However, it is absolutely worth it! I’ve met some great people and I’ve learned a lot. Prior to writing this book, I had no idea that there were atheist groups and secular communities all around — not just existing, but thriving and making a difference. 

The following poem sums up my experience of writing my poetry book. It’s from the last section — “Midwest Mom: Meatloaf and Revolution” — of my book, Free to Roam: Poems from a Heathen Mommy. 


Free to Roam 

Let questions swirl in my brain
as my eyes strain at the glow of the screen. 

I’m a tired mom from the heartland
with the world at my fingertips. 

Opportunities and choices are overwhelming
in a world becoming so small. 

My corner of the planet is now yours
as I peer into your faraway life. 

Once impossible connections are made
as I share my story with the world 

isolated but no longer alone.


My poetry book gives an atheist perspective on being a Midwest Mom. It is for sale on my publisher’s site, Barnes & Noble, and Amazon. (Signed copies are available at

A Secular Childhood: Letters to My Daughter — no. 23 “Holidays”

Dear daughter,

By now I’m sure you know, I hate Christmas. I hate Christmas shopping. I hate Christmas carols, and I absolutely hate that Christmas seems to last the whole damn month of December. 

Thanksgiving is my favorite holiday. Eat. Hang out with family and friends. Simple.

You are turning five at the end of the month, and this year you really enjoyed Easter. We had a couple egg hunts at home and at Pop Pop’s and you had a party at daycare. You even said it was your favorite holiday. (I know that’s subject to change.)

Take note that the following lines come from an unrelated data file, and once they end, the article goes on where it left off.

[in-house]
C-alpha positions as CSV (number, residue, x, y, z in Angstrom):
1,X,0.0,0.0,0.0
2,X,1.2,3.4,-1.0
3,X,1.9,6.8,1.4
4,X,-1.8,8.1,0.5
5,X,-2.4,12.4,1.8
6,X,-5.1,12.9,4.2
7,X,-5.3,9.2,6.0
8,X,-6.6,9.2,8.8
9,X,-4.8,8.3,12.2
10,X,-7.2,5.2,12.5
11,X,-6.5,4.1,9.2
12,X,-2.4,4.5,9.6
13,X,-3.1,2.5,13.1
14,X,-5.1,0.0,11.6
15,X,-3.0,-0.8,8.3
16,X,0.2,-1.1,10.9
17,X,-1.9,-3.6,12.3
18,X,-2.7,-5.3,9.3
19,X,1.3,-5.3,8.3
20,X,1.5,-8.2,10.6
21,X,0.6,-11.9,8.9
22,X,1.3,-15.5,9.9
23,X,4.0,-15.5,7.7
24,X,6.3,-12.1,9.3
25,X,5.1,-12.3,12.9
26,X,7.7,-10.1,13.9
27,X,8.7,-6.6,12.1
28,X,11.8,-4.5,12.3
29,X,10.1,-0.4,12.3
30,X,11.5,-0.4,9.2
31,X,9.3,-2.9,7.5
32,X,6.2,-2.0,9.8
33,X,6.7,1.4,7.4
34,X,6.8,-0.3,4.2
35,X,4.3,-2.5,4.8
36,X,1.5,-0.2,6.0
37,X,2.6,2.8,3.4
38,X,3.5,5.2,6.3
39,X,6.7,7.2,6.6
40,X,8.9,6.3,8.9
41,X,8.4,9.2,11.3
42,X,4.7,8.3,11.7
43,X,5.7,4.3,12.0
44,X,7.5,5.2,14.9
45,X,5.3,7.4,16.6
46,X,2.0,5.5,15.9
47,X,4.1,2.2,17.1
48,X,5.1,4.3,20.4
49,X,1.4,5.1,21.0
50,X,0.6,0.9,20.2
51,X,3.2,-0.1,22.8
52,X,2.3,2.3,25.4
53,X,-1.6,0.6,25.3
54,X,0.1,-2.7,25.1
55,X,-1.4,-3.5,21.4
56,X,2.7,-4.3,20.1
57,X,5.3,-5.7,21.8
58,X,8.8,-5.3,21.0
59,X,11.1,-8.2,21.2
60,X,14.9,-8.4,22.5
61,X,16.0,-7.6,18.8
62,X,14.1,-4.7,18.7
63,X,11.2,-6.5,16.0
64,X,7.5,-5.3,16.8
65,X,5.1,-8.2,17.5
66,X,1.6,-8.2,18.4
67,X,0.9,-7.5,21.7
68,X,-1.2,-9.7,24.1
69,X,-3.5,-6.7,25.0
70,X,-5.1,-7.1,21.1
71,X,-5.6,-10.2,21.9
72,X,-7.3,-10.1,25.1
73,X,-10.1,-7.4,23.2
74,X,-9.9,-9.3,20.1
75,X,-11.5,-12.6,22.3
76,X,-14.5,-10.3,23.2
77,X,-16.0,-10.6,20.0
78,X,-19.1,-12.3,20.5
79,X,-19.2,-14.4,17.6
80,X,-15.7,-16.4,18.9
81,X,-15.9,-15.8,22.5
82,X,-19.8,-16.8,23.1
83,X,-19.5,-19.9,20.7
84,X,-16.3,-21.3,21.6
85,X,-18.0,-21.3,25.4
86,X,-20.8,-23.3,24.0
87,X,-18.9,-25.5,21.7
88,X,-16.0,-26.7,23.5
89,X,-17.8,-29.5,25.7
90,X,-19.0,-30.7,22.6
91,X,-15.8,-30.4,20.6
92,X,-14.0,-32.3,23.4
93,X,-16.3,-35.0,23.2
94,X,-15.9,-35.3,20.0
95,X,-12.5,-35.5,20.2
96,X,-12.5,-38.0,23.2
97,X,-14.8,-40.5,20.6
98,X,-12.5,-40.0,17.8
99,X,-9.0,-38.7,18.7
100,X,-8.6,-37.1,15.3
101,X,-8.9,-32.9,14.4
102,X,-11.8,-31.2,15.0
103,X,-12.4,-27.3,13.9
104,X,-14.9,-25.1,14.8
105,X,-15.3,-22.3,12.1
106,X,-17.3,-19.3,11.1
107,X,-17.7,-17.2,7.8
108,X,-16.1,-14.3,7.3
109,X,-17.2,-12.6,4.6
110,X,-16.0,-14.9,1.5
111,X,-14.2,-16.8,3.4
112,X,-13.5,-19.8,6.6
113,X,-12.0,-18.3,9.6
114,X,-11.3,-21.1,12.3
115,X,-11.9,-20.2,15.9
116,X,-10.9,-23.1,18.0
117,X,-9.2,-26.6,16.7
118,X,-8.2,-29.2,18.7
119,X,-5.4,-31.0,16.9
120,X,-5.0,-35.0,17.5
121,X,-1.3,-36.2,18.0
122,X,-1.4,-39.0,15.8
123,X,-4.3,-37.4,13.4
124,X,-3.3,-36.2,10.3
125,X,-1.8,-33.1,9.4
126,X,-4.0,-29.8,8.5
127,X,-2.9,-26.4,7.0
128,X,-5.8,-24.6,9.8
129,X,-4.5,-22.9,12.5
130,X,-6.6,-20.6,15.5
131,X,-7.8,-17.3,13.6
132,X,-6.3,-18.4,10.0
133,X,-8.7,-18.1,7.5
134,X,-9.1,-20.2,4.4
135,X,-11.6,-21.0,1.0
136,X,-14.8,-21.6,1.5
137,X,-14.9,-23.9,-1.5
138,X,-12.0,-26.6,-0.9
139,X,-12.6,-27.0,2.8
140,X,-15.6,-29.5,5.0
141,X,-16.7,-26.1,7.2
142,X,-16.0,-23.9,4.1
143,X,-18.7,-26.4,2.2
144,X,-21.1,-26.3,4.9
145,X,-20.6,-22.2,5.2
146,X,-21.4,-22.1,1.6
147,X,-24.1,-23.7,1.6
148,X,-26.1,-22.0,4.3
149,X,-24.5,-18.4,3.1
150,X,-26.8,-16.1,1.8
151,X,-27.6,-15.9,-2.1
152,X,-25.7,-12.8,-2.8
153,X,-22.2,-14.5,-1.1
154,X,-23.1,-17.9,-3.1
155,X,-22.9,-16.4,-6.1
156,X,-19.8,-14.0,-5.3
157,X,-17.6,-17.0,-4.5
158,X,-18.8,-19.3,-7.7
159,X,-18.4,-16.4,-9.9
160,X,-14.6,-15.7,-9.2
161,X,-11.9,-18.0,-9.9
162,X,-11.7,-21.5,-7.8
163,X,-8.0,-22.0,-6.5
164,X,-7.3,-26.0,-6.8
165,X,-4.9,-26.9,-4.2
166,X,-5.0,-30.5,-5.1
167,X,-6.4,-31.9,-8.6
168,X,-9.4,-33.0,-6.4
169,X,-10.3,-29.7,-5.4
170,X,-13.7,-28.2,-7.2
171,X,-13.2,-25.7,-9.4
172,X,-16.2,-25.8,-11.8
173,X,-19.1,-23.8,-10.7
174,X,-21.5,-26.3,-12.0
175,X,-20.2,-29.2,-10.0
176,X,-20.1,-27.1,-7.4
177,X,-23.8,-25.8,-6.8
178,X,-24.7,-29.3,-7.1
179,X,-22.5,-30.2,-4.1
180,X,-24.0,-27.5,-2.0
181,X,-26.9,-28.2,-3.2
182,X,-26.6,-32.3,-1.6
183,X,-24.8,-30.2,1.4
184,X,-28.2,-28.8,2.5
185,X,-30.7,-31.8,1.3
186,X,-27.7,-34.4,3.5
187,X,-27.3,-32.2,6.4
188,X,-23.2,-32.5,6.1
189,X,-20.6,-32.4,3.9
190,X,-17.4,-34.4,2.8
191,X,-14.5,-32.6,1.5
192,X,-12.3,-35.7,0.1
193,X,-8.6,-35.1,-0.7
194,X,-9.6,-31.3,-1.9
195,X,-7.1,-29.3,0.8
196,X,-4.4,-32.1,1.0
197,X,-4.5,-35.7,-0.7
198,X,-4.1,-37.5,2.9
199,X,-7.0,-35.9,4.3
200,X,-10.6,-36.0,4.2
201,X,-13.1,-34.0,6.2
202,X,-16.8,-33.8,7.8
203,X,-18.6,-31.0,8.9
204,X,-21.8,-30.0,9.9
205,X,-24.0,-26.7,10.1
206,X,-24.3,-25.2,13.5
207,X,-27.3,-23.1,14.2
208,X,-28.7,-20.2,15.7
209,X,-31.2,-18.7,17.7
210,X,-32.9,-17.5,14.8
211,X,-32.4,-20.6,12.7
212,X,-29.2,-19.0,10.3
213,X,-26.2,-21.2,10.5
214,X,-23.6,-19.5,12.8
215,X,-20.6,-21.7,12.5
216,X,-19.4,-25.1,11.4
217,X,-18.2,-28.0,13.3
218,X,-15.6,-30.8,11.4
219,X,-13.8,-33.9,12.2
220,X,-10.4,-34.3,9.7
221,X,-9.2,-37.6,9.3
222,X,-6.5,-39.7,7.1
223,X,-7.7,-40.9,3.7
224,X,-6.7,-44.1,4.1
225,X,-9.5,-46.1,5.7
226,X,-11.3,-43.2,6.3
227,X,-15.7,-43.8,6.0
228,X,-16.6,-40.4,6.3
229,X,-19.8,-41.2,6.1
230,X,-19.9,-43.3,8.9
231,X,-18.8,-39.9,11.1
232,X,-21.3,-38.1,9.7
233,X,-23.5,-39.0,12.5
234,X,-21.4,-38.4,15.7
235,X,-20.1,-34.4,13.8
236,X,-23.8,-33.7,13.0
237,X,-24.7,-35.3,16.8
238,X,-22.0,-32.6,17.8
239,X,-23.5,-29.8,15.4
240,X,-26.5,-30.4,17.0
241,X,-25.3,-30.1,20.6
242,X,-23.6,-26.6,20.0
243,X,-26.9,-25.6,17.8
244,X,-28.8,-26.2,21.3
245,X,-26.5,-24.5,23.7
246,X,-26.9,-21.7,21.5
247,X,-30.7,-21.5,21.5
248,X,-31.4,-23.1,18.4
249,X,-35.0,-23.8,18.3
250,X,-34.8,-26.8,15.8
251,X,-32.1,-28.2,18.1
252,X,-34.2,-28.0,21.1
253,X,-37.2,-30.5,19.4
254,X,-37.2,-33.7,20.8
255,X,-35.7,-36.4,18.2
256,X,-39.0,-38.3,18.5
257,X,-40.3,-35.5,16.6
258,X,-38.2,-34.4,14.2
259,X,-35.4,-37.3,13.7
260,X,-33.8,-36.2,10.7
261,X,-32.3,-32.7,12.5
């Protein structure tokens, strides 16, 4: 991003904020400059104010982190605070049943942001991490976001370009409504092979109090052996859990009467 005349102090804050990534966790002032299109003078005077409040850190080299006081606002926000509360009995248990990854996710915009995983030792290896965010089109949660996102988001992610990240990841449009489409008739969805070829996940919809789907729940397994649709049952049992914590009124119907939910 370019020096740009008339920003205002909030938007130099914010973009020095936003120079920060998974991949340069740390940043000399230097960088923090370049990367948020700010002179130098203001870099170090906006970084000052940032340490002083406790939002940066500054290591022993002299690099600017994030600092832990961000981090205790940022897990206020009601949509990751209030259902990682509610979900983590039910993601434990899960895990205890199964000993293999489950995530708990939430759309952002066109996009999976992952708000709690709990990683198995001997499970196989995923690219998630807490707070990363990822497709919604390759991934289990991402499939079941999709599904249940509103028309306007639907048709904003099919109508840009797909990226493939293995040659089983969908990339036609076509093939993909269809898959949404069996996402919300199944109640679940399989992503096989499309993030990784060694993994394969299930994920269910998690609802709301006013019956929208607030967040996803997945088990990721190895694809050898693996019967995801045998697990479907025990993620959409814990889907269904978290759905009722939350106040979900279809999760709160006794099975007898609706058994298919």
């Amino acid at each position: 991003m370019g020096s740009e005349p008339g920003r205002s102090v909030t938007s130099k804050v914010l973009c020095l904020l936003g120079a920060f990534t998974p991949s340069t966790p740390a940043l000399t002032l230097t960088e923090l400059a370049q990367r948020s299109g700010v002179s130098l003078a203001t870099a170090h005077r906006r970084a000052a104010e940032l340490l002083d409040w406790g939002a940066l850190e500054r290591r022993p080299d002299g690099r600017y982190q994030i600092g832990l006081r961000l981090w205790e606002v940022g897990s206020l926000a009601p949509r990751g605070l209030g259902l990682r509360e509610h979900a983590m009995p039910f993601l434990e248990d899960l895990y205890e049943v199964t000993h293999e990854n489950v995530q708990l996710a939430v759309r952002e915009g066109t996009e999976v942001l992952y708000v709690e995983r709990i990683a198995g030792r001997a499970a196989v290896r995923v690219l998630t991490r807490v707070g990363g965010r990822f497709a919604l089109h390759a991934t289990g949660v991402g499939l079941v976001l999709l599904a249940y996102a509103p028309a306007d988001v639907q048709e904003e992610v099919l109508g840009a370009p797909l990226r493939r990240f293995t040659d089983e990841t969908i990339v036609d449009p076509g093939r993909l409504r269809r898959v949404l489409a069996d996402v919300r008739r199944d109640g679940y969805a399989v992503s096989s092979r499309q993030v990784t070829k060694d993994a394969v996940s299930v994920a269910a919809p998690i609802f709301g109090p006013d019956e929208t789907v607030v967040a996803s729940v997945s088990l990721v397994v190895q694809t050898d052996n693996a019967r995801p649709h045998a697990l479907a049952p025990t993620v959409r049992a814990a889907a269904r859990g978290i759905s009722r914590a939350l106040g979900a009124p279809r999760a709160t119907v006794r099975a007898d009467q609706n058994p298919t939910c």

Our little family celebrates Christian holidays but not in very Christian ways. Older generations of our family were Christian so Easter and Christmas are traditions, but these days the traditions are secular and we’ve made them our own. Santa Claus and the Easter Bunny are fun parts of childhood; Jesus is not required to give Christmas and Easter meaning.

My favorite part of any holiday is getting to spend time with our family.

My beautiful daughter — you are growing up and soon will start a life of your own. Make holidays your own as well. Whatever you do, celebrate what makes you happy.




I’ve always liked this one…


Ivory giggles and pink powder secrets
power an endless charade.
Let it all hang out
between the pews.
Just once
let the cold stares
see your delicate pearl.
Let lace and tumbleweed
caress your bare skin.
Let your fellow parishioners
blush with envy.
Let reality swallow you whole,
and you’ll realize
you don’t need to look to the skies—
satisfaction is found right here on the ground.


My poetry book gives an atheist perspective on being a Midwest Mom. It is for sale on my publisher’s site freethoughthouse.comBarnes & Noble, and Amazon. (Signed copies are available at

What do you call yourself?

I have been contacting various groups looking for speaking engagements to promote my recently released poetry book. To my surprise, I’m actually having a lot of fun with it. I’m shy and definitely not a “people person”, but I’m becoming pretty comfortable with Zoom meetings. I’ve met a lot of nice people and some have helped me along the way.